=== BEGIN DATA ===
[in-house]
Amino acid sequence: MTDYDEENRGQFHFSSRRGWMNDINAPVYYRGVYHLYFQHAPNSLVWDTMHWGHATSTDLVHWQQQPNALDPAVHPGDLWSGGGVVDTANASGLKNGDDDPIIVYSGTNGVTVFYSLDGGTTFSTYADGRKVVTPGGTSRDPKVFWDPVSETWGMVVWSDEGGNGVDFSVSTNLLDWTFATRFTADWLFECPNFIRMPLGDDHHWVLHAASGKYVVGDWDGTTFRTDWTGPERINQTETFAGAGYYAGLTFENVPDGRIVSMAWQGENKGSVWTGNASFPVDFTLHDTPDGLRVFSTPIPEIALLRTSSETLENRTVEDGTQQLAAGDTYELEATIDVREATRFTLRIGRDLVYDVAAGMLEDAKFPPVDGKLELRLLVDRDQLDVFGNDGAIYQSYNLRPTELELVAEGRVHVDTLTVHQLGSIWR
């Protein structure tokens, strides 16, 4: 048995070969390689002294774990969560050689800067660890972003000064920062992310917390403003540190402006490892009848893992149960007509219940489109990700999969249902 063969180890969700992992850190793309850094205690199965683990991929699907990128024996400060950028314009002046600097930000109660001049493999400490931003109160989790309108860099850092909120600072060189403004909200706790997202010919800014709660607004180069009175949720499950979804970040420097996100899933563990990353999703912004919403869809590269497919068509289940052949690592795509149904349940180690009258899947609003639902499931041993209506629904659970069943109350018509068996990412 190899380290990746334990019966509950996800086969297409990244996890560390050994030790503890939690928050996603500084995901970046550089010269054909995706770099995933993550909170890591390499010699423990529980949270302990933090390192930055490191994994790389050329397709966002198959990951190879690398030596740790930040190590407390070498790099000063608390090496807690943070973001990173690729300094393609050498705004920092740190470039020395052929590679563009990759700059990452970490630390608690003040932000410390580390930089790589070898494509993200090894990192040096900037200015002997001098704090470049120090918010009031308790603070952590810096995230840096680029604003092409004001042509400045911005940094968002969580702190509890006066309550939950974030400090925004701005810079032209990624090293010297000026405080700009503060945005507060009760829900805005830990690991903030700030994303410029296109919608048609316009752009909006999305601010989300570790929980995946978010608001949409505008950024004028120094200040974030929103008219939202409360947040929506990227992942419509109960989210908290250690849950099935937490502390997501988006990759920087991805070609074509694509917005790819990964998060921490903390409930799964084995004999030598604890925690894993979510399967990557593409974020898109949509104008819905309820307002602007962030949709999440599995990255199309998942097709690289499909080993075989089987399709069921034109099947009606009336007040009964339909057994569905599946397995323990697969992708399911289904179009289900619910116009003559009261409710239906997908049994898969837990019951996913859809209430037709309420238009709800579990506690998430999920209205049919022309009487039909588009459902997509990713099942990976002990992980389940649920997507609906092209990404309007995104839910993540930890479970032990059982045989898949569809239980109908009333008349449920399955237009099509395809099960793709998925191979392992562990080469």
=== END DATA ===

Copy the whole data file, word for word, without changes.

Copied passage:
[in-house]
Amino acid sequence: MTDYDEENRGQFHFSSRRGWMNDINAPVYYRGVYHLYFQHAPNSLVWDTMHWGHATSTDLVHWQQQPNALDPAVHPGDLWSGGGVVDTANASGLKNGDDDPIIVYSGTNGVTVFYSLDGGTTFSTYADGRKVVTPGGTSRDPKVFWDPVSETWGMVVWSDEGGNGVDFSVSTNLLDWTFATRFTADWLFECPNFIRMPLGDDHHWVLHAASGKYVVGDWDGTTFRTDWTGPERINQTETFAGAGYYAGLTFENVPDGRIVSMAWQGENKGSVWTGNASFPVDFTLHDTPDGLRVFSTPIPEIALLRTSSETLENRTVEDGTQQLAAGDTYELEATIDVREATRFTLRIGRDLVYDVAAGMLEDAKFPPVDGKLELRLLVDRDQLDVFGNDGAIYQSYNLRPTELELVAEGRVHVDTLTVHQLGSIWR
């Protein structure tokens, strides 16, 4: 048995070969390689002294774990969560050689800067660890972003000064920062992310917390403003540190402006490892009848893992149960007509219940489109990700999969249902 063969180890969700992992850190793309850094205690199965683990991929699907990128024996400060950028314009002046600097930000109660001049493999400490931003109160989790309108860099850092909120600072060189403004909200706790997202010919800014709660607004180069009175949720499950979804970040420097996100899933563990990353999703912004919403869809590269497919068509289940052949690592795509149904349940180690009258899947609003639902499931041993209506629904659970069943109350018509068996990412 190899380290990746334990019966509950996800086969297409990244996890560390050994030790503890939690928050996603500084995901970046550089010269054909995706770099995933993550909170890591390499010699423990529980949270302990933090390192930055490191994994790389050329397709966002198959990951190879690398030596740790930040190590407390070498790099000063608390090496807690943070973001990173690729300094393609050498705004920092740190470039020395052929590679563009990759700059990452970490630390608690003040932000410390580390930089790589070898494509993200090894990192040096900037200015002997001098704090470049120090918010009031308790603070952590810096995230840096680029604003092409004001042509400045911005940094968002969580702190509890006066309550939950974030400090925004701005810079032209990624090293010297000026405080700009503060945005507060009760829900805005830990690991903030700030994303410029296109919608048609316009752009909006999305601010989300570790929980995946978010608001949409505008950024004028120094200040974030929103008219939202409360947040929506990227992942419509109960989210908290250690849950099935937490502390997501988006990759920087991805070609074509694509917005790819990964998060921490903390409930799964084995004999030598604890925690894993979510399967990557593409974020898109949509104008819905309820307002602007962030949709999440599995990255199309998942097709690289499909080993075989089987399709069921034109099947009606009336007040009964339909057994569905599946397995323990697969992708399911289904179009289900619910116009003559009261409710239906997908049994898969837990019951996913859809209430037709309420238009709800579990506690998430999920209205049919022309009487039909588009459902997509990713099942990976002990992980389940649920997507609906092209990404309007995104839910993540930890479970032990059982045989898949569809239980109908009333008349449920399955237009099509395809099960793709998925191979392992562990080469």